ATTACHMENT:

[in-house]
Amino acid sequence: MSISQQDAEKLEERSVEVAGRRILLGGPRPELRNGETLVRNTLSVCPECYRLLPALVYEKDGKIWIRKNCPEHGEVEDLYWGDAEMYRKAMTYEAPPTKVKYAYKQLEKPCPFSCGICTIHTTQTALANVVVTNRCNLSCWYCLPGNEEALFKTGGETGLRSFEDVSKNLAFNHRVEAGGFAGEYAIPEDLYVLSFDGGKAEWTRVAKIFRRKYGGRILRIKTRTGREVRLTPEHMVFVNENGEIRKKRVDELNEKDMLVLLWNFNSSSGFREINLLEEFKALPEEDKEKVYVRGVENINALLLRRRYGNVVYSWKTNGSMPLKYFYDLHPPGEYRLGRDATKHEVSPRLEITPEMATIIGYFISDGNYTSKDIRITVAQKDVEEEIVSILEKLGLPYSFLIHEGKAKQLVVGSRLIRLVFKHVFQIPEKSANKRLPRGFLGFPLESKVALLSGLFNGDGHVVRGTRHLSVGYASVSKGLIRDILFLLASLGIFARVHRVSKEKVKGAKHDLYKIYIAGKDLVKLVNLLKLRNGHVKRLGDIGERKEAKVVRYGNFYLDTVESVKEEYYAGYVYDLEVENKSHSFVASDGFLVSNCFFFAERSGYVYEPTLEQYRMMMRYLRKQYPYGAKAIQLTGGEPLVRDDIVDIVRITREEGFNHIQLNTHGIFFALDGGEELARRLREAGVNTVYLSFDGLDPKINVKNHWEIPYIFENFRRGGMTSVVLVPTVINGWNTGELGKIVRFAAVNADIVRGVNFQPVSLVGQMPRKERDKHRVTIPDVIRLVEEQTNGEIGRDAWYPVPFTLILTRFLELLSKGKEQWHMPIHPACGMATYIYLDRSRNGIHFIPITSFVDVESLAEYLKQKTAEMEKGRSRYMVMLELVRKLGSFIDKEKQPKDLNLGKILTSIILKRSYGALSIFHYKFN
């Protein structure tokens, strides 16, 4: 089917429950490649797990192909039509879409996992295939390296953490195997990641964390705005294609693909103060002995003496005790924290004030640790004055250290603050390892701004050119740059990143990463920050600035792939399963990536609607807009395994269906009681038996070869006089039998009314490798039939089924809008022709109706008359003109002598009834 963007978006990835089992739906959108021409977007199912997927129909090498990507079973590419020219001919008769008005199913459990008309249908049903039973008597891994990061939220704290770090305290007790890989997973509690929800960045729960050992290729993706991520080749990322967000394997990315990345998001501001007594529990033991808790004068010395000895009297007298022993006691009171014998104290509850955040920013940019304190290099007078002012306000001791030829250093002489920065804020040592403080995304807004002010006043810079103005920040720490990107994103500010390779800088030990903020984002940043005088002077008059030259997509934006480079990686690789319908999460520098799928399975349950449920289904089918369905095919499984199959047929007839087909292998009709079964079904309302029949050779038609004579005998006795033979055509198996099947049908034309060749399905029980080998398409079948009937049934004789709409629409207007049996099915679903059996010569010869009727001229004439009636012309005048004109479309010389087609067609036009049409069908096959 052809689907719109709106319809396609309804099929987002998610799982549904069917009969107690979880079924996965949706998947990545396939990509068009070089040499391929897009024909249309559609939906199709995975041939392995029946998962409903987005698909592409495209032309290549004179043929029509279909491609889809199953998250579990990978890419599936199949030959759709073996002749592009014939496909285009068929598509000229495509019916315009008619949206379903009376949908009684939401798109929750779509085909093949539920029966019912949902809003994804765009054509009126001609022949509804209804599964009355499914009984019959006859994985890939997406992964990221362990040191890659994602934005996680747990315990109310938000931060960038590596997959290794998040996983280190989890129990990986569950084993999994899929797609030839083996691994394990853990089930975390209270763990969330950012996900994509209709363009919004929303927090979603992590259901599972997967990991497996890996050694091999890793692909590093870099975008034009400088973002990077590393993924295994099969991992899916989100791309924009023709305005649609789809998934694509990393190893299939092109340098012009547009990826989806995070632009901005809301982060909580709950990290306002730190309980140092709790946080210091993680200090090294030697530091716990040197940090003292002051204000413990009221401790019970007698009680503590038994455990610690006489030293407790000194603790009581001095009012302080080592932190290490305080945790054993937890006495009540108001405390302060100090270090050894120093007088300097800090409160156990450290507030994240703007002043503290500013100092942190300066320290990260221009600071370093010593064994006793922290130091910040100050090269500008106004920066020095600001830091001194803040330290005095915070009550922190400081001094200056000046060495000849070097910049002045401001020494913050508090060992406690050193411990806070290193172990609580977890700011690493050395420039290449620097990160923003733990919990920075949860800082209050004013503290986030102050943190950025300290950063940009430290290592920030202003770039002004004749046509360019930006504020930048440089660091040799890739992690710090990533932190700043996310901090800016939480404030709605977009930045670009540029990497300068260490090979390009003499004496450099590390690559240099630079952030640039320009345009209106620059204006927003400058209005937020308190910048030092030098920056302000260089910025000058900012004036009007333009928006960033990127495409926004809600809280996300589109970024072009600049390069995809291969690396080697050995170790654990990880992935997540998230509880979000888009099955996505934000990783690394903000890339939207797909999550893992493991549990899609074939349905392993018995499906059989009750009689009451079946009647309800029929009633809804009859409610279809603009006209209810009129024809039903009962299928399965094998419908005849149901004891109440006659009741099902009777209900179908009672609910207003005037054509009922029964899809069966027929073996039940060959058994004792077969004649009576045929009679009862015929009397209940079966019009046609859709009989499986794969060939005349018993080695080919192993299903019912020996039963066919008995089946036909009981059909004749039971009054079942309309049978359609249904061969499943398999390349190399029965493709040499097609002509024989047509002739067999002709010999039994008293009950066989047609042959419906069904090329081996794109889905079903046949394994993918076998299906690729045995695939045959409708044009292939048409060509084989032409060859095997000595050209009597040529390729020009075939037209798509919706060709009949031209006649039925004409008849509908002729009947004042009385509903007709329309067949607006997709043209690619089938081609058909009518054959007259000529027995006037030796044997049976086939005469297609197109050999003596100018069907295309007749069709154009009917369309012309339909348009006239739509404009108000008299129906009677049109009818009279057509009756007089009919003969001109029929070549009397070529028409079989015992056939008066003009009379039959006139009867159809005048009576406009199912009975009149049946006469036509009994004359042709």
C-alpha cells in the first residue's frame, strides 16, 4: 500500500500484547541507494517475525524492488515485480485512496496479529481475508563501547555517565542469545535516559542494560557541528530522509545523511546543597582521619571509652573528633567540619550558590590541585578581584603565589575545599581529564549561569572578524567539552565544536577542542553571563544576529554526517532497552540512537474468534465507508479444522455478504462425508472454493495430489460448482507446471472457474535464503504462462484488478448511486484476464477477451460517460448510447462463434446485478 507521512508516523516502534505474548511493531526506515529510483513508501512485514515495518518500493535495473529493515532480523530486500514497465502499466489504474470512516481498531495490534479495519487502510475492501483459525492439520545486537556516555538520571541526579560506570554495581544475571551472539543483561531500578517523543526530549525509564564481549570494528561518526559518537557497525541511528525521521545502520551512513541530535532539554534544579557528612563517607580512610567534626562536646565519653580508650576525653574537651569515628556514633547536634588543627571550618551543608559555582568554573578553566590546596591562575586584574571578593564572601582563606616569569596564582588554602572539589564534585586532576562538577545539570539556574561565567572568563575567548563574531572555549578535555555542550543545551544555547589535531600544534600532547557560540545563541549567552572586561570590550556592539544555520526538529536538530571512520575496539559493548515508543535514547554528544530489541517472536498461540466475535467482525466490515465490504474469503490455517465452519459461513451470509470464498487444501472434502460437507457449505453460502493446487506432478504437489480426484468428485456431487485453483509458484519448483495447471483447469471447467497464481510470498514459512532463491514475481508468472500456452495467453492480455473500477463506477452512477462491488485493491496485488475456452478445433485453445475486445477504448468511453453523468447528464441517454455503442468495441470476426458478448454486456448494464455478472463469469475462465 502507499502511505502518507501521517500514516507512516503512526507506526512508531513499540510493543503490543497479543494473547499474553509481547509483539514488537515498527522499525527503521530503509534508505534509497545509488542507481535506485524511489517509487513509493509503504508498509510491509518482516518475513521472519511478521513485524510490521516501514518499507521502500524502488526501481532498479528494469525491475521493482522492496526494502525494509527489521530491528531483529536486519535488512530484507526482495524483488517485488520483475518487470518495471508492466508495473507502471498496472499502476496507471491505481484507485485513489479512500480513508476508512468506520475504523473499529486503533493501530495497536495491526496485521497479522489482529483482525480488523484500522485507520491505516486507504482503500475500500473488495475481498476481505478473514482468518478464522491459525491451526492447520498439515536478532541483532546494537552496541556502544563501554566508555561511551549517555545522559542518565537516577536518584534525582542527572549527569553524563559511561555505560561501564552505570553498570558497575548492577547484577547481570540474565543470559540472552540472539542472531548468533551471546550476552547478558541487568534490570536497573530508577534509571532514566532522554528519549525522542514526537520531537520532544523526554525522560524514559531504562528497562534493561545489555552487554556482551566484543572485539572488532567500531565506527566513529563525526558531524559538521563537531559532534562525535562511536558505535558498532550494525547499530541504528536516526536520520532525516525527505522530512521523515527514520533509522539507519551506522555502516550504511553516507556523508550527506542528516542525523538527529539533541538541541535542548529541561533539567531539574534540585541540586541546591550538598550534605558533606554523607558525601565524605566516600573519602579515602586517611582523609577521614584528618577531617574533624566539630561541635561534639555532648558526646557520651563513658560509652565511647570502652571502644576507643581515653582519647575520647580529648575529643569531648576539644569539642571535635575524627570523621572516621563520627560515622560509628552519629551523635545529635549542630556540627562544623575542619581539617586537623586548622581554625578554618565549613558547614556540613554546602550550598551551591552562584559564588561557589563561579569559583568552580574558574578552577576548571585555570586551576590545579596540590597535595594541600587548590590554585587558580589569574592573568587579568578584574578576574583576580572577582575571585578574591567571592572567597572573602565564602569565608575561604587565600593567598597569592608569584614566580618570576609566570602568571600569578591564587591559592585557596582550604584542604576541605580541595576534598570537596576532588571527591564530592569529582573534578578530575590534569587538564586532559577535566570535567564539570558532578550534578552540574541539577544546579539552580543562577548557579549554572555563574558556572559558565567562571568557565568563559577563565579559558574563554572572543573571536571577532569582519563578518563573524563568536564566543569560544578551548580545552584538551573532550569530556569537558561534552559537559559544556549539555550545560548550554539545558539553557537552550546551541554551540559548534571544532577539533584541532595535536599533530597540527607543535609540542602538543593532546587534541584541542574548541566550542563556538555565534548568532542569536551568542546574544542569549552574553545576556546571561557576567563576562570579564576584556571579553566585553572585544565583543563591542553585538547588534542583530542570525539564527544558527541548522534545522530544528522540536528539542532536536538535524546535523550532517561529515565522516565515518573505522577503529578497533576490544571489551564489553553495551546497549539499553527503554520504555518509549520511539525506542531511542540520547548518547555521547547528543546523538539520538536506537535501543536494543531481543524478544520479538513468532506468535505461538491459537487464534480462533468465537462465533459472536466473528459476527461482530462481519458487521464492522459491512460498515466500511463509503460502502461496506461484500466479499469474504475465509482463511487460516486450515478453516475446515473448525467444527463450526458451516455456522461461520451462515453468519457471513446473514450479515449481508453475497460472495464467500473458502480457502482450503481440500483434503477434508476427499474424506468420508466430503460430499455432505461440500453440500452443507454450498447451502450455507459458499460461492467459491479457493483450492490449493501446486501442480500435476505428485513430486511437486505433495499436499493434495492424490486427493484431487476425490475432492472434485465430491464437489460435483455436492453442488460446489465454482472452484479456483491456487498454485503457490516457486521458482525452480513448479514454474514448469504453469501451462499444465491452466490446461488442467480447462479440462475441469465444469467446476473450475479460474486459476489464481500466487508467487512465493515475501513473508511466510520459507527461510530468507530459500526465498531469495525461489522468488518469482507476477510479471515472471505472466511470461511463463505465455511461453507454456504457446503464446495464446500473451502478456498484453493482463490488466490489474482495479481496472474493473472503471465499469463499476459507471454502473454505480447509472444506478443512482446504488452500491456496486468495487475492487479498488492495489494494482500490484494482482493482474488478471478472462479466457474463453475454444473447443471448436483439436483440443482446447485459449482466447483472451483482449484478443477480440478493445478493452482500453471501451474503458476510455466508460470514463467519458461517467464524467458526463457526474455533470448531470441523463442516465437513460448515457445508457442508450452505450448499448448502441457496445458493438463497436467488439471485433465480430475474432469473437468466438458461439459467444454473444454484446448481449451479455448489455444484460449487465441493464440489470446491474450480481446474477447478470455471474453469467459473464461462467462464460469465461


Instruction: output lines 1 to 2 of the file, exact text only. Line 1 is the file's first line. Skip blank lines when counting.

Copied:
[in-house]
Amino acid sequence: MSISQQDAEKLEERSVEVAGRRILLGGPRPELRNGETLVRNTLSVCPECYRLLPALVYEKDGKIWIRKNCPEHGEVEDLYWGDAEMYRKAMTYEAPPTKVKYAYKQLEKPCPFSCGICTIHTTQTALANVVVTNRCNLSCWYCLPGNEEALFKTGGETGLRSFEDVSKNLAFNHRVEAGGFAGEYAIPEDLYVLSFDGGKAEWTRVAKIFRRKYGGRILRIKTRTGREVRLTPEHMVFVNENGEIRKKRVDELNEKDMLVLLWNFNSSSGFREINLLEEFKALPEEDKEKVYVRGVENINALLLRRRYGNVVYSWKTNGSMPLKYFYDLHPPGEYRLGRDATKHEVSPRLEITPEMATIIGYFISDGNYTSKDIRITVAQKDVEEEIVSILEKLGLPYSFLIHEGKAKQLVVGSRLIRLVFKHVFQIPEKSANKRLPRGFLGFPLESKVALLSGLFNGDGHVVRGTRHLSVGYASVSKGLIRDILFLLASLGIFARVHRVSKEKVKGAKHDLYKIYIAGKDLVKLVNLLKLRNGHVKRLGDIGERKEAKVVRYGNFYLDTVESVKEEYYAGYVYDLEVENKSHSFVASDGFLVSNCFFFAERSGYVYEPTLEQYRMMMRYLRKQYPYGAKAIQLTGGEPLVRDDIVDIVRITREEGFNHIQLNTHGIFFALDGGEELARRLREAGVNTVYLSFDGLDPKINVKNHWEIPYIFENFRRGGMTSVVLVPTVINGWNTGELGKIVRFAAVNADIVRGVNFQPVSLVGQMPRKERDKHRVTIPDVIRLVEEQTNGEIGRDAWYPVPFTLILTRFLELLSKGKEQWHMPIHPACGMATYIYLDRSRNGIHFIPITSFVDVESLAEYLKQKTAEMEKGRSRYMVMLELVRKLGSFIDKEKQPKDLNLGKILTSIILKRSYGALSIFHYKFN